Rick Barron
Rick Barron 27 September 2019

You Got Mail

An email marketing campaign is a series of emails a business uses to communicate with current and potentials customers. They are used to persuade customers to engage with the company. Email campaigns are an important part of inbound marketing. That said, where do you begin?

An email marketing campaign is a series of emails a business uses to communicate with current and potentials customers. They are used to persuade customers to engage with the company. Email campaigns are an important part of inbound marketing.

That said, where do you begin. What's the measure of success and best practices for businesses looking to drive more revenue out of their email campaign?


Start with an Objective

It’s important to understand what your main objective is when sending emails. A lot of people get hung up on open rates, thinking they need to be focusing on subject lines to get more opens ("clickbait"), and in turn, will drive clicks. What most will find out, however, is that there's usually a disconnect between the subject line and the content of the email. People open an email but don’t find the content they expect, so they immediately click off or delete. Even if the content is good, most people don’t give it a chance if it’s not the content they are looking for because the subject line is too vague or misleading.

Instead, think about your target audience. What content will provide them with the most value? Being empathetic about the needs and concerns of your target audience is the quickest way to create meaningful email content and campaigns that will be both valuable to you and your customers.

Use a Clear Subject Line

It is far better to use a clear subject line that tells the reader exactly what is inside the email, content that describes what benefit you are providing and creates an immediate emotion (curiosity, urgency, fear, etc.), and then provide an enticing call to action to drive to a landing page where the offer or content lives. This may mean sacrificing opens for a higher click to open rate, but what is more important? Generating more opens where people leave without reading the content inside? Or driving clicks which lead to conversions? Great email marketeering campaigns focus on conversions. A few more tips:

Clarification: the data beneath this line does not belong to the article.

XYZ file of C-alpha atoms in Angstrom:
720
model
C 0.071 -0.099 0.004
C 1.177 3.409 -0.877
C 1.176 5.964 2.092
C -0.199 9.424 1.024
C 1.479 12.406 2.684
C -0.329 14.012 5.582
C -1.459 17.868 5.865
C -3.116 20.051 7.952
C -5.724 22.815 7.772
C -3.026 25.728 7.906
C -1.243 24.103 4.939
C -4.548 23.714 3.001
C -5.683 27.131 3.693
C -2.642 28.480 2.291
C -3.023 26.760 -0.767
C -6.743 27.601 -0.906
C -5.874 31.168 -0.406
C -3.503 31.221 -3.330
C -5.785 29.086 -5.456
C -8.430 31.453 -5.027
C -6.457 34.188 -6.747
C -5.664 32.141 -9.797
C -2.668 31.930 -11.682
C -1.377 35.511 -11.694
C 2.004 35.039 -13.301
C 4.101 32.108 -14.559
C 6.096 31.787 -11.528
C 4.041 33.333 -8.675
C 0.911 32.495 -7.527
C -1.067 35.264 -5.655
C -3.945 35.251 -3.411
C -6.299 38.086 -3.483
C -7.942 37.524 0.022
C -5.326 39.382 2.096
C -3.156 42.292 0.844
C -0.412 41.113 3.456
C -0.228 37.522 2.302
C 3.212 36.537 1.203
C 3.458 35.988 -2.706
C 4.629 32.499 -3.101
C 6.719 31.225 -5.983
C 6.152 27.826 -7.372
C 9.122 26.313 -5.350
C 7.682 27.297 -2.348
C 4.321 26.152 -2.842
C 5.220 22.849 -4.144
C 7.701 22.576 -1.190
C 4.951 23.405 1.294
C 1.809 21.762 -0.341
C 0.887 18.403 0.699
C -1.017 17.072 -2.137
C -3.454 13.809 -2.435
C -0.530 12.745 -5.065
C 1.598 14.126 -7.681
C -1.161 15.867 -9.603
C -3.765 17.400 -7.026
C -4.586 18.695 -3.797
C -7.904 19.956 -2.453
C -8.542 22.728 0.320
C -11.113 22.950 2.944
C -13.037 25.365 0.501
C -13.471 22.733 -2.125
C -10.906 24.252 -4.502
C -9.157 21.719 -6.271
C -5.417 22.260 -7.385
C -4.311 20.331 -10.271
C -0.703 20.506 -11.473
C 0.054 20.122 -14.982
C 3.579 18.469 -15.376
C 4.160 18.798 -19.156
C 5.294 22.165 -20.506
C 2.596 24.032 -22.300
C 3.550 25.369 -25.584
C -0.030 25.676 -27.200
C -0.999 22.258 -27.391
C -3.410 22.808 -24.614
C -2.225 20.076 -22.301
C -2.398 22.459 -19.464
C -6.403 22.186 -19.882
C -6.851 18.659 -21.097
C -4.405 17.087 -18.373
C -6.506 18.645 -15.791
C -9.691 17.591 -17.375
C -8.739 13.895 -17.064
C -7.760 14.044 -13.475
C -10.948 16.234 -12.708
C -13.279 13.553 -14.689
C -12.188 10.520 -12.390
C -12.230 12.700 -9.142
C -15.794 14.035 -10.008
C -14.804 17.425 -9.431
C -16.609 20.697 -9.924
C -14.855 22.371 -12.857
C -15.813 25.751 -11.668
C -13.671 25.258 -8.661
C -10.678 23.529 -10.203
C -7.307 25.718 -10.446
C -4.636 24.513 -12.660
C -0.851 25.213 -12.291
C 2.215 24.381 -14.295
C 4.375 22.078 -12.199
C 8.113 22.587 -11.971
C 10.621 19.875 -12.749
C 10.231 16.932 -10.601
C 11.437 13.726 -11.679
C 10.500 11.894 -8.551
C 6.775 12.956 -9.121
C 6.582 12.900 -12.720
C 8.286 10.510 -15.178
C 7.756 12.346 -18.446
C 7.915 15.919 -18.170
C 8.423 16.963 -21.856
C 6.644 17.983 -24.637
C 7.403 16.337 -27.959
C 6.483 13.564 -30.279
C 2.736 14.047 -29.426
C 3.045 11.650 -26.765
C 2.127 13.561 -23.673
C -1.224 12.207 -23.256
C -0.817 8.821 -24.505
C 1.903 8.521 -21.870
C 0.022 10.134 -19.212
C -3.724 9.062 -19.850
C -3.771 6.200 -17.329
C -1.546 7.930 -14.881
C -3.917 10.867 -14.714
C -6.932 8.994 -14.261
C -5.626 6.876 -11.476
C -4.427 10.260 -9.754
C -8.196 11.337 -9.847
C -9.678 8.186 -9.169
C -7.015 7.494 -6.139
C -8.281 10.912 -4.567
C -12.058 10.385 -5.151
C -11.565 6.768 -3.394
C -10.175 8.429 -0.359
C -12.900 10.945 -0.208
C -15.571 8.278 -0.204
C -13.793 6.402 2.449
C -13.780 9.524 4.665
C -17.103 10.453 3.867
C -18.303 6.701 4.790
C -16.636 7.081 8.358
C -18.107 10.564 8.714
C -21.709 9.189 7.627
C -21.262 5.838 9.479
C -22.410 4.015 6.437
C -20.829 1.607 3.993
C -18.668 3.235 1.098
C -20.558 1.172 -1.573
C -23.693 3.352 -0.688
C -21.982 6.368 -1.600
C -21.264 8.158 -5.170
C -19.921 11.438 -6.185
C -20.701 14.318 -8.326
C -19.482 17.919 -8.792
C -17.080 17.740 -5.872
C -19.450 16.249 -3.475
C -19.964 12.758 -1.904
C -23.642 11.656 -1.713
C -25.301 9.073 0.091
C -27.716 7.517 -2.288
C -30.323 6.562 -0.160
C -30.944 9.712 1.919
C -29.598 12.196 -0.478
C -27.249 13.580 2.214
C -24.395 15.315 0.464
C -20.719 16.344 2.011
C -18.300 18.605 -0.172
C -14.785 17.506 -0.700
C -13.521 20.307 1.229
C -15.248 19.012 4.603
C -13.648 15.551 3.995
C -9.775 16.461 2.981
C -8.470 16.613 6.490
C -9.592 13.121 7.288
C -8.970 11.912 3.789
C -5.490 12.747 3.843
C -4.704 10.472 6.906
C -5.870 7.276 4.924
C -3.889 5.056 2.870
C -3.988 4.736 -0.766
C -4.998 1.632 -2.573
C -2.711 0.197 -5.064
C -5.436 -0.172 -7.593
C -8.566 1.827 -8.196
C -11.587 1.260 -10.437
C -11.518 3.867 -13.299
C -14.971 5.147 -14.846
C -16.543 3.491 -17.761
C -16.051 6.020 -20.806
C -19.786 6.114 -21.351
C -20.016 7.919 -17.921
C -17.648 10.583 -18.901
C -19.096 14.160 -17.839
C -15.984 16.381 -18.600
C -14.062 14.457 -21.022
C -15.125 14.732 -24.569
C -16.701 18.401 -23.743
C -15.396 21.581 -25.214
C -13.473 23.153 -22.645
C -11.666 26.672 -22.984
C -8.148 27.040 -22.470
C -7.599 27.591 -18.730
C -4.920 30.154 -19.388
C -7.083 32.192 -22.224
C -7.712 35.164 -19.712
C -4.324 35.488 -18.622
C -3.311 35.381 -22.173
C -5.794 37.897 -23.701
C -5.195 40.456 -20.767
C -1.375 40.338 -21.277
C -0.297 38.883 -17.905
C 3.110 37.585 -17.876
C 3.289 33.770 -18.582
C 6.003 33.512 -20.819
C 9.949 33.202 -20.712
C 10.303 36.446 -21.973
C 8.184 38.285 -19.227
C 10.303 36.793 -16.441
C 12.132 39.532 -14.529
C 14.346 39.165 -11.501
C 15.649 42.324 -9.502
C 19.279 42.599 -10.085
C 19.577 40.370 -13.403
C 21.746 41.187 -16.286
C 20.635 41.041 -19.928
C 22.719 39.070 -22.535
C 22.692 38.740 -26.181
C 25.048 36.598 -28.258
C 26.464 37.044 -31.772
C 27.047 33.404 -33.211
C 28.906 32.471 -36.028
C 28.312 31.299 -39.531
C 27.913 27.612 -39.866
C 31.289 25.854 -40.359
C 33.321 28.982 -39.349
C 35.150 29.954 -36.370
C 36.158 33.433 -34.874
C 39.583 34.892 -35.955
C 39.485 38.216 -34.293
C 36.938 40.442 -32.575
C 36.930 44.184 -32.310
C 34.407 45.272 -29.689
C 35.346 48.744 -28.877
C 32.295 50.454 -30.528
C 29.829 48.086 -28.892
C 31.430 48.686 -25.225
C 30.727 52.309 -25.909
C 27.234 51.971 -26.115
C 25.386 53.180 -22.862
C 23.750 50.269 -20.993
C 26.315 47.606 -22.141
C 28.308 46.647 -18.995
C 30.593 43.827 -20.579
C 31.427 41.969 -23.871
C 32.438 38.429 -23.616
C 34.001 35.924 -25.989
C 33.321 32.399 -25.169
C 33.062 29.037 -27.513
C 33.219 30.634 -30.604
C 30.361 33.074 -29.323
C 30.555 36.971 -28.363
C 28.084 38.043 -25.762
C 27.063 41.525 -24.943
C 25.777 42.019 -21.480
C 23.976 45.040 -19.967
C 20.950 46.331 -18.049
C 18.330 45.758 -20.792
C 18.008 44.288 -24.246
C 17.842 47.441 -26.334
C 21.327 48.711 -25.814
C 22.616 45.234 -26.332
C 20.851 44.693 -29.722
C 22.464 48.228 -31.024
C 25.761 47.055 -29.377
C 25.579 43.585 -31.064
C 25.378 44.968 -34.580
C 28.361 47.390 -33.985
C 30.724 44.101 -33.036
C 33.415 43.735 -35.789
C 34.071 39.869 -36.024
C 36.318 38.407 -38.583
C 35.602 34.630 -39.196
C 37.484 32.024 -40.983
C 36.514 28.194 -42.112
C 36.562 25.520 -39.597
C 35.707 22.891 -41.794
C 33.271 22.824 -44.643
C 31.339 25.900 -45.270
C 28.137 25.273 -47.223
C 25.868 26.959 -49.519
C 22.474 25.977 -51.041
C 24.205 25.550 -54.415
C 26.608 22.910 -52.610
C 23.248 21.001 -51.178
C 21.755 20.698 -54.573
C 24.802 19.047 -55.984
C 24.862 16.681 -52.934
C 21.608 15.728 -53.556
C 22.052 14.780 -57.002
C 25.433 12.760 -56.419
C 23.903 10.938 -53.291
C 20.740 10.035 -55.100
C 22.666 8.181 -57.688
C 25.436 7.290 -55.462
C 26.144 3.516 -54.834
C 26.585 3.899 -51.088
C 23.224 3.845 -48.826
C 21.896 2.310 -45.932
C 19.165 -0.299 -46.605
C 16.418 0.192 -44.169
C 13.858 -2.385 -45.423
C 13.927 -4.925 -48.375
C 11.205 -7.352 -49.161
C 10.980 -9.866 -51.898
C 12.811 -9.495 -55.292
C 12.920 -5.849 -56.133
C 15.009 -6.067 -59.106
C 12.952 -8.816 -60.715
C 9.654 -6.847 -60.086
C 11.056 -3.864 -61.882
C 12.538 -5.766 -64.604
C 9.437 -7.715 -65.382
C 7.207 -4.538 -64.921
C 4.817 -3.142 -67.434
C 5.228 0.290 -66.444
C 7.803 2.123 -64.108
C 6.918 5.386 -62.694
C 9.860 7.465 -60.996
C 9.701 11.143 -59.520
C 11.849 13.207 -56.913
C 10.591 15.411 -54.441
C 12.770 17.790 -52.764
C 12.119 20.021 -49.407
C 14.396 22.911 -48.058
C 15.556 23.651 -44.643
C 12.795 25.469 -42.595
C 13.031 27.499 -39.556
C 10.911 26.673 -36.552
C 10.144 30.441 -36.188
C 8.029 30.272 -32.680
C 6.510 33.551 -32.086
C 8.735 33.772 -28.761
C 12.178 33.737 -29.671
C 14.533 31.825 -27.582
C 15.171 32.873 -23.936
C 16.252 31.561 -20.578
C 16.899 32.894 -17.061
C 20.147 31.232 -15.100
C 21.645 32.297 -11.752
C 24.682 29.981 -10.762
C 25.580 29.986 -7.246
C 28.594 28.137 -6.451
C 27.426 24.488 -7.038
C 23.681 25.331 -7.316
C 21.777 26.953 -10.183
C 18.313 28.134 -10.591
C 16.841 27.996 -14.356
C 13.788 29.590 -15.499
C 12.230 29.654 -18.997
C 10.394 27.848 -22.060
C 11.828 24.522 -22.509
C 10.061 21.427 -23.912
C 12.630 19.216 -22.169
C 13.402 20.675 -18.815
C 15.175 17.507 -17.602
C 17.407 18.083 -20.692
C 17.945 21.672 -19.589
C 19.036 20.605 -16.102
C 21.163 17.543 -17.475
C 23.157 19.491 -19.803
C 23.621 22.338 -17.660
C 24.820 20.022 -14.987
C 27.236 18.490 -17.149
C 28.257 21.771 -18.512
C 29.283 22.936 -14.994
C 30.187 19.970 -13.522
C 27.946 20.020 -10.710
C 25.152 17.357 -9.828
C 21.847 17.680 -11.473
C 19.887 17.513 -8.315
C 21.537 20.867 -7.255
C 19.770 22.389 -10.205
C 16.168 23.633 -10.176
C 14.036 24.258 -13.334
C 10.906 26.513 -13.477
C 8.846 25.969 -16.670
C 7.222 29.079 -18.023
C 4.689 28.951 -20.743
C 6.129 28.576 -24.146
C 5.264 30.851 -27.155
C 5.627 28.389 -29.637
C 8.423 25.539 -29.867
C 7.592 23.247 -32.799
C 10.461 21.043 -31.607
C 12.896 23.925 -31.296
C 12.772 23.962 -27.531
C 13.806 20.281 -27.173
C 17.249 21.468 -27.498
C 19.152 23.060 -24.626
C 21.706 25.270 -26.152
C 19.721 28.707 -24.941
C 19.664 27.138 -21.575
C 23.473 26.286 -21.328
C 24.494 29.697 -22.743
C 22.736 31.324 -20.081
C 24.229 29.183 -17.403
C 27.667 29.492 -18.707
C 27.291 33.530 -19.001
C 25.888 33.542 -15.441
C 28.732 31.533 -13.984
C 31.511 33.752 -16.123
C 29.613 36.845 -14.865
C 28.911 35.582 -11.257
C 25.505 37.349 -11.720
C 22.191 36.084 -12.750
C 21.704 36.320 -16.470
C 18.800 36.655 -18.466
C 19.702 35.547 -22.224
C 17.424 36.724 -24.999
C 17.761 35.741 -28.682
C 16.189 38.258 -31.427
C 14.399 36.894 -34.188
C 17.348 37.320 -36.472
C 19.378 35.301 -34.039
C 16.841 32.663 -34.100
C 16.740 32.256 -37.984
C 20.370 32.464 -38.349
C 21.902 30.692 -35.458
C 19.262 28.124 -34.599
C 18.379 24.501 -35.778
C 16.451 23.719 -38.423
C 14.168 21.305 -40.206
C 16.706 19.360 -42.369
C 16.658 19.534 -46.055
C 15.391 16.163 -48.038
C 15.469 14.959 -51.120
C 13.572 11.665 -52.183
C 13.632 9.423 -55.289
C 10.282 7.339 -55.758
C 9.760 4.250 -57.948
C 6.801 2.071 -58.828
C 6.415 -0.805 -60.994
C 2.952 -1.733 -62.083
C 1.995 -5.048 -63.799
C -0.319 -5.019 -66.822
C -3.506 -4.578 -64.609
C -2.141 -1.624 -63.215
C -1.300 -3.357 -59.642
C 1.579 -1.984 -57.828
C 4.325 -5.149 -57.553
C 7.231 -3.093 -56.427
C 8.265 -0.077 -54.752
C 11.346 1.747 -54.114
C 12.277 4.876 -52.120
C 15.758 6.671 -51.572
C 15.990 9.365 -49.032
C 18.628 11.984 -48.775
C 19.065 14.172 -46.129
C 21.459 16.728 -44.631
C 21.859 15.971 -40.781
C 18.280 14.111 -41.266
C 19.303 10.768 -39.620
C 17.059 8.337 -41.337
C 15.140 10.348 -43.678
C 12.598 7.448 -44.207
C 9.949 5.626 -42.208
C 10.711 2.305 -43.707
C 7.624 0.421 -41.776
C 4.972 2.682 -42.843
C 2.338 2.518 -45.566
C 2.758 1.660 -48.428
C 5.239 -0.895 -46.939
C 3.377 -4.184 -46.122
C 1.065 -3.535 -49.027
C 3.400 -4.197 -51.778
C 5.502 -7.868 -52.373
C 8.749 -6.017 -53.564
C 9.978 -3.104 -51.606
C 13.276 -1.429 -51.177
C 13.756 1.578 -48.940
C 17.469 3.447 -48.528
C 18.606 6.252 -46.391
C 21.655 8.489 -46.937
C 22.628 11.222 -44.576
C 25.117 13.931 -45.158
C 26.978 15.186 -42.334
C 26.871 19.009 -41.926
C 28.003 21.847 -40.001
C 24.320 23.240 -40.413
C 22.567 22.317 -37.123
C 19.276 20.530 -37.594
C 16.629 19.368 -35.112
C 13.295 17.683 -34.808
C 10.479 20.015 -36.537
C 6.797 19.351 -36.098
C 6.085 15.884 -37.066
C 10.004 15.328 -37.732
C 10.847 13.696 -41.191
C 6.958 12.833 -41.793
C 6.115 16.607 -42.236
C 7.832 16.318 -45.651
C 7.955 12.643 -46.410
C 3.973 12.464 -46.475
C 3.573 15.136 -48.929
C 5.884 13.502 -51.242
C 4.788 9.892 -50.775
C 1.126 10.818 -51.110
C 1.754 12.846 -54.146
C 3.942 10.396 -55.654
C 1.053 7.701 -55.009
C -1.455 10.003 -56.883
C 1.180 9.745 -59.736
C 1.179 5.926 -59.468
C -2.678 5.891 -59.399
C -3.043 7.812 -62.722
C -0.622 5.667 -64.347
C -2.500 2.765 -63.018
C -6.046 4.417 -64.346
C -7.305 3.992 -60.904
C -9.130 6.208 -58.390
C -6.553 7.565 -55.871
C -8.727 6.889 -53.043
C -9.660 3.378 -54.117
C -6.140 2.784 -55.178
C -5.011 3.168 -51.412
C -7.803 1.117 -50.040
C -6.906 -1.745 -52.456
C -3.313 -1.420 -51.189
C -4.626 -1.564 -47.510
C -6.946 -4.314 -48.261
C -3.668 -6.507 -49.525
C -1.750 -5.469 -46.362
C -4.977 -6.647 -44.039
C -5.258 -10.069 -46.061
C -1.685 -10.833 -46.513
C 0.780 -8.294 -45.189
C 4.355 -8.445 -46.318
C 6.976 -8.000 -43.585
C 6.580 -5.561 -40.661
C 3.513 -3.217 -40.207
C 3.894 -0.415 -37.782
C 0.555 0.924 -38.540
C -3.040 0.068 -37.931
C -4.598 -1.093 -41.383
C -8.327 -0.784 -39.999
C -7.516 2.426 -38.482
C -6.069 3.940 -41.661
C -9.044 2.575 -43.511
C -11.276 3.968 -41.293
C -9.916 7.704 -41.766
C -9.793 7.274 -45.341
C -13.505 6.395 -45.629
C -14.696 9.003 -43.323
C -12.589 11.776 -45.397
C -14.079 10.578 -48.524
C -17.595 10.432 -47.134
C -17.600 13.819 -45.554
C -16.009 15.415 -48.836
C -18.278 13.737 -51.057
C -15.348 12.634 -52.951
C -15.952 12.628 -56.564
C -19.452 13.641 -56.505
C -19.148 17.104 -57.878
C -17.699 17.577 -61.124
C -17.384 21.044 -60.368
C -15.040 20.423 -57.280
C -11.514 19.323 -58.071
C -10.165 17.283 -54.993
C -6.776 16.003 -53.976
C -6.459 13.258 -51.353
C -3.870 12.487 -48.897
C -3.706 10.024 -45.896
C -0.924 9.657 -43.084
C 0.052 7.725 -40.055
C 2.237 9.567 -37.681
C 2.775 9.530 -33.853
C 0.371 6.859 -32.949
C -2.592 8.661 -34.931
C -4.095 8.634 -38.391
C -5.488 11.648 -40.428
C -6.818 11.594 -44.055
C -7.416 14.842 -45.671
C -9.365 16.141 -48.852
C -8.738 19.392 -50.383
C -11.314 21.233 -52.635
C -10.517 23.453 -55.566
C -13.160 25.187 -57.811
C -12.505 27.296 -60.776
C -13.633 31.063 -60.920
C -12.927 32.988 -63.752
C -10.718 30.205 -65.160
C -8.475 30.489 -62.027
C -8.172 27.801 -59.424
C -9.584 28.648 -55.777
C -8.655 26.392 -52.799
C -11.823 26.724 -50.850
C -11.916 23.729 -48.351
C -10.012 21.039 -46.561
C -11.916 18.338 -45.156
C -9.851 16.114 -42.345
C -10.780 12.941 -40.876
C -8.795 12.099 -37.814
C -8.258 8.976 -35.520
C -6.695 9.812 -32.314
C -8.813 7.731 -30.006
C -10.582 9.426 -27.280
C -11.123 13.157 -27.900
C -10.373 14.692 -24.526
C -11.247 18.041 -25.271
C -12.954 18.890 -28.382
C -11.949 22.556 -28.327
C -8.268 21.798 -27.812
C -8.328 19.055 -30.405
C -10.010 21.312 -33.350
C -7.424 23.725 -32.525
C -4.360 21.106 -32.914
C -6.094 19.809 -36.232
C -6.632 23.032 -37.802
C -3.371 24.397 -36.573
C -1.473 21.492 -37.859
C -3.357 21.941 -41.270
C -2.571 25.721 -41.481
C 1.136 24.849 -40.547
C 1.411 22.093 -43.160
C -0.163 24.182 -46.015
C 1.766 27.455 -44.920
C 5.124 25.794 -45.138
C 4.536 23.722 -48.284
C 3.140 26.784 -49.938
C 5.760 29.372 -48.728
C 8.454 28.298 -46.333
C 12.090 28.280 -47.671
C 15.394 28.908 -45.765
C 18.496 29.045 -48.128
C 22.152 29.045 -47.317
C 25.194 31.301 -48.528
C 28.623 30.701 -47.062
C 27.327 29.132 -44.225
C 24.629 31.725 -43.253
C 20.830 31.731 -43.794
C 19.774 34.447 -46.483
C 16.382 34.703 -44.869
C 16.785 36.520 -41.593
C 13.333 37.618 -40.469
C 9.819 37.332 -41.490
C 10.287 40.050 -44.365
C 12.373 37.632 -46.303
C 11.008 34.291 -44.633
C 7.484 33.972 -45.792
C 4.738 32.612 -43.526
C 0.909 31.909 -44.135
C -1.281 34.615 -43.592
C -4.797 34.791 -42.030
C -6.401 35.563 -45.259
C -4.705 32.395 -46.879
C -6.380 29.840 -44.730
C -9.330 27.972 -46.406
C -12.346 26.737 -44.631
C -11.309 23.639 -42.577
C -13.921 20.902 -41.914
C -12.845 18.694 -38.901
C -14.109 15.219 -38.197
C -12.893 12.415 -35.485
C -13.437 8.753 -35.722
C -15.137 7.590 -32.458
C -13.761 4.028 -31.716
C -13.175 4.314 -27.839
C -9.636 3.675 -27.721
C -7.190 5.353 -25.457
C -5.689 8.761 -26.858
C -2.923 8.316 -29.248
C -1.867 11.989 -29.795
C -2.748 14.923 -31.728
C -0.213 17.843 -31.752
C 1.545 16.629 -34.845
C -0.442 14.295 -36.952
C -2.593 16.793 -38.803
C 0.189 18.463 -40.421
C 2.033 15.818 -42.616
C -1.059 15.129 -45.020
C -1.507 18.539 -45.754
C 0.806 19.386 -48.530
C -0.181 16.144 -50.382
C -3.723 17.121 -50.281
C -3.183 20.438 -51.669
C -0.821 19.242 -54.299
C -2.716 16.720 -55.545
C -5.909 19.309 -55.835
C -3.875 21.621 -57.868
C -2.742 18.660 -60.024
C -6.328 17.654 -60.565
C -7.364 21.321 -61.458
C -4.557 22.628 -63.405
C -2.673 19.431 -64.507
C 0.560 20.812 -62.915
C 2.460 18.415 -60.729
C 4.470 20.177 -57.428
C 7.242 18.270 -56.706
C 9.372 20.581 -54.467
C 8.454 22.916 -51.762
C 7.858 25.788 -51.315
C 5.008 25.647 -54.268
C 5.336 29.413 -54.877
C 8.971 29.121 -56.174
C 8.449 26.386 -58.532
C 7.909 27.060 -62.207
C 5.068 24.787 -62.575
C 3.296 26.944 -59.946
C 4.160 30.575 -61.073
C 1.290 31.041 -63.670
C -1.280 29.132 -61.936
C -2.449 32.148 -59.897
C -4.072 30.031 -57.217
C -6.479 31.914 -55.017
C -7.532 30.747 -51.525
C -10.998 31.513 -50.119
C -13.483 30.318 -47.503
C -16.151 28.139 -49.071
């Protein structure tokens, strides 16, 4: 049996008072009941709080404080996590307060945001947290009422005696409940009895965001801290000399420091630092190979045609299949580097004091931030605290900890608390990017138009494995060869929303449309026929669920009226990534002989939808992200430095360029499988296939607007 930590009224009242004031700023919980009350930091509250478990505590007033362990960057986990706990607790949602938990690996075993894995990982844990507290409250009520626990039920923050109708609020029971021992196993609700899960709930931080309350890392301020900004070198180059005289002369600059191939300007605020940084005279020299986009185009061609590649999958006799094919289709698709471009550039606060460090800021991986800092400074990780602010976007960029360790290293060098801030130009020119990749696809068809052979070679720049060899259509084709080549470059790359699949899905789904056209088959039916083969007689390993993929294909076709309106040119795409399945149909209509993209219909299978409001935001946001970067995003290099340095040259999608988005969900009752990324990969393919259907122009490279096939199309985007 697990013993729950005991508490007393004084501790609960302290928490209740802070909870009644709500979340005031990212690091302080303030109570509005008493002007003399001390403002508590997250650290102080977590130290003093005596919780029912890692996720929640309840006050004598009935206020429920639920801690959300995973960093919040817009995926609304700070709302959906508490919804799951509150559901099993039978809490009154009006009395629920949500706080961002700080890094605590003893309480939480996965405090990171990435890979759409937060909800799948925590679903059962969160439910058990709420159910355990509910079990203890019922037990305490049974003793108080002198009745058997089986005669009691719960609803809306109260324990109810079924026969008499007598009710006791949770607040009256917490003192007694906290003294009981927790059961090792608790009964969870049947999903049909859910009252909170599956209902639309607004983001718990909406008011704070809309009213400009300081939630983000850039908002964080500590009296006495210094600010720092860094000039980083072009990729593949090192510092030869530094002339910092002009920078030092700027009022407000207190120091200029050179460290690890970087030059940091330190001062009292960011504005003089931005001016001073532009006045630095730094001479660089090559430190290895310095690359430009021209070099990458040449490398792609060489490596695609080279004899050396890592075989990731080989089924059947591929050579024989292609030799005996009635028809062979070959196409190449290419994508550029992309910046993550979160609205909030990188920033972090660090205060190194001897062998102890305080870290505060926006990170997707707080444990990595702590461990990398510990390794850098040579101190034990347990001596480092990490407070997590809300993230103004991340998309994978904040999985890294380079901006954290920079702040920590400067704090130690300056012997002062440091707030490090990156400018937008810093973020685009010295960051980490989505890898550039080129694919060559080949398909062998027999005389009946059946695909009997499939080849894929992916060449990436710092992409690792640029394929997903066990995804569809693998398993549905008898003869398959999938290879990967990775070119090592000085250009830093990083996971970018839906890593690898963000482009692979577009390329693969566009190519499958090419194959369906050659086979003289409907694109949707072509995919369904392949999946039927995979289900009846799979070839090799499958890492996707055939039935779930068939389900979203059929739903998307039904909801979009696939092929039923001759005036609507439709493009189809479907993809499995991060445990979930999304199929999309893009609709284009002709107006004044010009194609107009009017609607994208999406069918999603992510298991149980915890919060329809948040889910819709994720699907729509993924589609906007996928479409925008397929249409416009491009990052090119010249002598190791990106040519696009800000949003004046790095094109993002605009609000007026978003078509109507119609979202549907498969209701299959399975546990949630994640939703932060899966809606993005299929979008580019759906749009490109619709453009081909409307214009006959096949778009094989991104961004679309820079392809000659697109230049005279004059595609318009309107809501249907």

• Make your content (both text and images) attractive and inviting, use lots of white space and a little humor doesn’t hurt. The more an email looks like a personal conversation with a friend, the better it will perform
  • Personalization doesn’t end with including the person’s name. Make the email look like it was designed especially for each reader
  • Don’t waste your readers’ time with nonsense: say what you need and provide links to more information

Direct Copy, Call to Action and Stay Customer Focus

Even in the current environment where it seems that we each receive a bazillion emails a day from companies selling their services, email can still work.

Here are a few tips for how to make this successful as well as some metrics as proof points:

  1. The email should be simple and concise.  Too often we want to try and have the email sell the product for us, by including a lot of value propositions and verbiage.  This is done to attempt to increase the value of the prospect that “opens” the email, but in fact, this will only serve to lower your response rate.  Open with a compelling statement (or Hard Offer), followed up by 2-3 bullet points, then that action button at the bottom